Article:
Evangeline, by George Rodrigue

I was 18, skinny, out of money and in New Orleans for the first time after some Appalachian adventures and a visit to Nixon’s D.C. I faked a cocky walk into a French Quarter piano bar and stayed until closing time when the brunette singer in a sequined costume gown took pity on me. We went to an all-night place to eat. She picked up the tab and sent me gently on my way, and I still don’t know who pays the angels.

I headed out of town on Tulane Avenue under a high, gray light filtered through very low sky. At the Broad Street red light a man in a rumpled coat and wrinkled trousers stood in the intersection. He swayed on unsteady legs and waved his arms as blood sprayed from his neck. A cop in his car at a gas station on my right saw the same thing I did, looked at me funny, punched his siren and flashed across the intersection. A road sign I hadn’t noticed before slapped me hard with the Dylan verse: “God said, Abraham kill me a son.” The man’s throat was cut near the end of Highway 61.

I’d had a youthful tour of the Museum of America, from John Prine’s Paradise to Washington’s Marble Presidents, from the Encounter With the Compassionate Stranger to the Diorama of Violent Death. I drove on home to Houston, where everyone said I looked gaunt.

I’m spending a lot of time in New Orleans these days. The town, still recovering from the Storm, is bracing for the economic gut punch of the Spill. If I were Pharaoh of New Orleans, I’d let the people go before the Mississippi turns to blood and frogs fill the Superdome.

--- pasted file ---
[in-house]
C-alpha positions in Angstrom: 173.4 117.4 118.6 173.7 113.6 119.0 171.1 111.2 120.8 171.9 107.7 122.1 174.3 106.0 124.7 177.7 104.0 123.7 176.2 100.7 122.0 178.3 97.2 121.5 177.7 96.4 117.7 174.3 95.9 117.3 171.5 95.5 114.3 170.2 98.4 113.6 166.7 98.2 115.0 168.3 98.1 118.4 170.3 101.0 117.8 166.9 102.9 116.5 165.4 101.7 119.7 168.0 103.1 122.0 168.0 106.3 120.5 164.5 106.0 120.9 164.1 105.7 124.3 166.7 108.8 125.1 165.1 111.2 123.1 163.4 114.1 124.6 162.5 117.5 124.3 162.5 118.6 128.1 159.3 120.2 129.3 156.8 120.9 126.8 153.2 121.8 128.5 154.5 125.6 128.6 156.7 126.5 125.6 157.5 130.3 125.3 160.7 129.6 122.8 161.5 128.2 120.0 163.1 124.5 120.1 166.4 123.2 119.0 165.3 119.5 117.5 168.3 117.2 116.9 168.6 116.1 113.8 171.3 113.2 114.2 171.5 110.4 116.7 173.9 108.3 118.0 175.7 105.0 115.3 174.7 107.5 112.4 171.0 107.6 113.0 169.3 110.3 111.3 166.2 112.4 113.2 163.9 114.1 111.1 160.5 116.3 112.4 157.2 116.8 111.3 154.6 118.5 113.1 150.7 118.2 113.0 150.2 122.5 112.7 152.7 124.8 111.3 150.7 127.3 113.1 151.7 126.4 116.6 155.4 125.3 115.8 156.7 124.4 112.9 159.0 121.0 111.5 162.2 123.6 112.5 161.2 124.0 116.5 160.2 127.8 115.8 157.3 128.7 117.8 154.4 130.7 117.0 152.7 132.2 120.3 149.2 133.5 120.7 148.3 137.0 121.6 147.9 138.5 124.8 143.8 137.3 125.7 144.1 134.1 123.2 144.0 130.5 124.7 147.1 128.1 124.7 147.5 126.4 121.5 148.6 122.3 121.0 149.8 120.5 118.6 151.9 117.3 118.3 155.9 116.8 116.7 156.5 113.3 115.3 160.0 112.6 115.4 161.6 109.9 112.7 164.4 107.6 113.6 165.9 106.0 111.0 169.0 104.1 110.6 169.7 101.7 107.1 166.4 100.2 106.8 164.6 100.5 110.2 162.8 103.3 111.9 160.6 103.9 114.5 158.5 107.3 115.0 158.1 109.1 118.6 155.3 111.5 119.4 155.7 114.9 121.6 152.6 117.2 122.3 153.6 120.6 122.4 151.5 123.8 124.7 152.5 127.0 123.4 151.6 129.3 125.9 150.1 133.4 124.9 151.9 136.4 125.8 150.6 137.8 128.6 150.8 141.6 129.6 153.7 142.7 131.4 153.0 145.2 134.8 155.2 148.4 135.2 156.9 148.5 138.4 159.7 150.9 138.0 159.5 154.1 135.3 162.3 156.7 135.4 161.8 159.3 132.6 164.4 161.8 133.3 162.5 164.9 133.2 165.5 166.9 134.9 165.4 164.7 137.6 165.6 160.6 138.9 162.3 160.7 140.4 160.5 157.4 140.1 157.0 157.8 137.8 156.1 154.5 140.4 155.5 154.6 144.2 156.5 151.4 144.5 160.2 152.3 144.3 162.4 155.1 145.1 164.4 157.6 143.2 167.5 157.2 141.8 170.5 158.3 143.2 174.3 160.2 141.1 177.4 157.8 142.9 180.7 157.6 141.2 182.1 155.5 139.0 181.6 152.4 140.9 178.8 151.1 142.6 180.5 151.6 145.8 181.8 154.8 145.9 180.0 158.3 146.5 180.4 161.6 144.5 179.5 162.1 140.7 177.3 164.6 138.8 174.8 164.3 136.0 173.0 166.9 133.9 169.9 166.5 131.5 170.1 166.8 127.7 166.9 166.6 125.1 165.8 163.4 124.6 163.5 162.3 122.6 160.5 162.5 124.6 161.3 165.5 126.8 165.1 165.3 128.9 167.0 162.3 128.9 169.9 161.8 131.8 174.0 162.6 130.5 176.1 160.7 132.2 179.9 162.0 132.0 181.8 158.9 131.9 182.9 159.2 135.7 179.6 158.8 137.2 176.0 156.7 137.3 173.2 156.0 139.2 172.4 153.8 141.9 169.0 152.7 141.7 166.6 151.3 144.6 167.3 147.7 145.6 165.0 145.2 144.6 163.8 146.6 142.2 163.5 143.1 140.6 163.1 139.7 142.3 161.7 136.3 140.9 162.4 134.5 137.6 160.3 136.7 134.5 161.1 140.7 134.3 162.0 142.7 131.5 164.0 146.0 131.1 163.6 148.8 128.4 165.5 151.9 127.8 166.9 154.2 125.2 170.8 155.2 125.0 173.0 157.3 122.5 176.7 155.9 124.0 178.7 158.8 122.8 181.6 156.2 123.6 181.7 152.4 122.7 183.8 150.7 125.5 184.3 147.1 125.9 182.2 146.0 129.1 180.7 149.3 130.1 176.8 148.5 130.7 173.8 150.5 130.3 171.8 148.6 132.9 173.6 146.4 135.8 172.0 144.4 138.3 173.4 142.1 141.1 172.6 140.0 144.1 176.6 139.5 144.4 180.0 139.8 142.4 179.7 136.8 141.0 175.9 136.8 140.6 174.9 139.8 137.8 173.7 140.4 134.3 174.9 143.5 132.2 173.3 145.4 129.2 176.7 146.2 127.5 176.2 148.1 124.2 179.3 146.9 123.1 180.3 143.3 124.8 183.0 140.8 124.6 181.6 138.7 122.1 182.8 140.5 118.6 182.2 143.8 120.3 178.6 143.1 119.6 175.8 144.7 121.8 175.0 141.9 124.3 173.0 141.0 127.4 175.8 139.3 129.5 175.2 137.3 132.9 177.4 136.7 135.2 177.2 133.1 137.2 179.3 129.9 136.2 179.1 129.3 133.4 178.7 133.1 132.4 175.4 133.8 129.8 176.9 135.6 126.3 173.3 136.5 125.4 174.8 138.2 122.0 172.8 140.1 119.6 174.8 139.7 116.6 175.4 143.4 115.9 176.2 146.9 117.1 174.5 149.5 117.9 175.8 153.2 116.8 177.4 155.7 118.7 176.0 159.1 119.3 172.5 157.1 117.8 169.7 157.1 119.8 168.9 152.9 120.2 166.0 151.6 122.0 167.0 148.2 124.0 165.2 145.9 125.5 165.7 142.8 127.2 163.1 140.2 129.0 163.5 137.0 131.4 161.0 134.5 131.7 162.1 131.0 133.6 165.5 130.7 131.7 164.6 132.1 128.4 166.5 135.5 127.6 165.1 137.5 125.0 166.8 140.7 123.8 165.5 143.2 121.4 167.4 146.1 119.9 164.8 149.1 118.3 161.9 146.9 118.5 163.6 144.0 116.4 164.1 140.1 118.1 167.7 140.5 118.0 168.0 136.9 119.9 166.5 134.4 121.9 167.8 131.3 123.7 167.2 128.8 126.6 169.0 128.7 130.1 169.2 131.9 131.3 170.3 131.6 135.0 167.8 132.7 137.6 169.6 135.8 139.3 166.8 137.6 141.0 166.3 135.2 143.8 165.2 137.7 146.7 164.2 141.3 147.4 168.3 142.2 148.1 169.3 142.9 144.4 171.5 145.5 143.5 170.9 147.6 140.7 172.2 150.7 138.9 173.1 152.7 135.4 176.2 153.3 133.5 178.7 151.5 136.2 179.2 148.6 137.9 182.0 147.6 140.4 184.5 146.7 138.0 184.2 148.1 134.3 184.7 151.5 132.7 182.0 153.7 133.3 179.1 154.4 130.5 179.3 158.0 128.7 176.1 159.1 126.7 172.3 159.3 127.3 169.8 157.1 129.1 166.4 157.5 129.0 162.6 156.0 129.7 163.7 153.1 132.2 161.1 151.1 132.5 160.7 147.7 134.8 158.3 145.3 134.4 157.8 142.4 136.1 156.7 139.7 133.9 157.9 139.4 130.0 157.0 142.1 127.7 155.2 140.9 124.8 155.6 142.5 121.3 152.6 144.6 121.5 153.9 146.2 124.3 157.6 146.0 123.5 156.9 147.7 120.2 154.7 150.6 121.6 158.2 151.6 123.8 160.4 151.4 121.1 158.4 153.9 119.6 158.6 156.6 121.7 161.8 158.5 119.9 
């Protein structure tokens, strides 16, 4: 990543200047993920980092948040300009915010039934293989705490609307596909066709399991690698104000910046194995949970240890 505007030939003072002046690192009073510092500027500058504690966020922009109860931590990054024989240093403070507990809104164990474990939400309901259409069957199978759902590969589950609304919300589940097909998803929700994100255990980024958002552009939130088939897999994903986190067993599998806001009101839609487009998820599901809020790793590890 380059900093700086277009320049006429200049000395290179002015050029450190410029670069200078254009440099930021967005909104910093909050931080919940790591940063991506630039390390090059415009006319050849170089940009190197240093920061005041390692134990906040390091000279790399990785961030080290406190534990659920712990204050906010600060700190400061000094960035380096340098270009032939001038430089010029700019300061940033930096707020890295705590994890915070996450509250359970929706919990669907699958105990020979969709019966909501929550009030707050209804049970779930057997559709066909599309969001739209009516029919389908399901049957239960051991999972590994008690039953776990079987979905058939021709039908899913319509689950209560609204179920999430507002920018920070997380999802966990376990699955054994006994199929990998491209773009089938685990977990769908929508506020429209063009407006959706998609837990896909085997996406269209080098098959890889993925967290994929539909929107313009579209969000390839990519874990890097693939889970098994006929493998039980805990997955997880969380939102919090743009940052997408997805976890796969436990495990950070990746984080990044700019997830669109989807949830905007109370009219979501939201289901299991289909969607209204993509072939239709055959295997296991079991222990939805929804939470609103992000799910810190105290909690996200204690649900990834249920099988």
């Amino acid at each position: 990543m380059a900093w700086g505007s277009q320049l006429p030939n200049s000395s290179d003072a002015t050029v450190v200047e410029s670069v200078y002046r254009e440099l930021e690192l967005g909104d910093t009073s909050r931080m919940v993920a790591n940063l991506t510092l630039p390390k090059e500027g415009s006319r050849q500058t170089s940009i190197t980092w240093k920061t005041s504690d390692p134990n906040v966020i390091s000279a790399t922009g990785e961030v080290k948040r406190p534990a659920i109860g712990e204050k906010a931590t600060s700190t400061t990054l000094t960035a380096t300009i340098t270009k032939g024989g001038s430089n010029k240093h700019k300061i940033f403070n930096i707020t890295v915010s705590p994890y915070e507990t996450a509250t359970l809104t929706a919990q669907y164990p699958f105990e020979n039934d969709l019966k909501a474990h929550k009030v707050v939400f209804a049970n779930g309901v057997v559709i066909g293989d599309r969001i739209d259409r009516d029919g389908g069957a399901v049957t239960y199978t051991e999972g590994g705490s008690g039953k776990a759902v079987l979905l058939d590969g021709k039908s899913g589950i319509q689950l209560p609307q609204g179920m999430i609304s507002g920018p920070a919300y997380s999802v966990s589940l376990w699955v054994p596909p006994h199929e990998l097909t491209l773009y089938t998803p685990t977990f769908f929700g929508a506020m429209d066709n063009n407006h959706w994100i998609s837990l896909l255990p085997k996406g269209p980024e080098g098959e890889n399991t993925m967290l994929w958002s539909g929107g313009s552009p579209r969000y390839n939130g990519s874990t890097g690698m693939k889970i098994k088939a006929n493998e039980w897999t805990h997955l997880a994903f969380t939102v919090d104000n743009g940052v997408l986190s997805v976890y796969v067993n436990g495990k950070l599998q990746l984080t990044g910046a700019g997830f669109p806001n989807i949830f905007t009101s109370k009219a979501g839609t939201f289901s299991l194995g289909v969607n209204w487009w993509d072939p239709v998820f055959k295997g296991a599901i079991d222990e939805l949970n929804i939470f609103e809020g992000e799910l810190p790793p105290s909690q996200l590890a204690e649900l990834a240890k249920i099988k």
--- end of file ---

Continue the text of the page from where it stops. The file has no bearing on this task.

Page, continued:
Already some LeBlancs and Toussaints have escaped to HBO, not the promised land but a virtual home for a spirited, impressionistic filmsong of New Orleans, Treme. Sandra Bullock’s moved to town and adopted a motherless child, and in the French Quarter a guy in a cop costume tosses you a Saints cap and asks for a twenty-dollar food-drive donation. Hat in hand, the role reversed, you give it up for an angel not forgotten.

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Living a Treme Life

Eager to watch the new HBO television series “Treme,” but lacking a television—much less cable—I was excited to find I could livestream the show off the internet. Last night I watched the 80 minute pilot, which boldly depicts the lives of the residents of New Orleans living in the post-apocalyptic cityscape three months after the levees broke.

The show doesn’t hesitate to address—loud and clear—the cause of the disaster. Seventeen minutes into the first episode, the college professor Creighton Burnett (John Goodman) begins hollering, “What hit the Mississippi Gulf coast was a natural disaster, a hurricane pure and simple. The flooding of New Orleans was a man-made catastrophe, a federal fuck up of epic proportions, and decades in the making.”

New Orleans jazz musician Kermit Ruffins plays himself in the HBO series “Treme.” Here Ruffins performs “Smokin with Some Barbeque.”

Nor does the show avoid the shameful treatment of New Orleans residents turned away by police blockades as they tried to cross over bridges and out of the city.

Both captivating and slow-moving, the show depicts the richness and culture of the city, and the scrappiness of the residents who chose to remain.

And for me, it brought back visceral memories of the days after the flooding. At the time I worked second shift on the National Domestic Violence Hotline. Spending eight hours a day talking with survivors of violence from all over the country who were often extremely poor, and struggling to find safety and meet the basic needs of their children, I was all too aware that formidable and often insurmountable barriers exist for Americans trying to “pull themselves up by their bootstraps.” But coming home at 11:30pm to watch clips of the New Orleanians stranded on bridges filled me with new waves of anger and shame.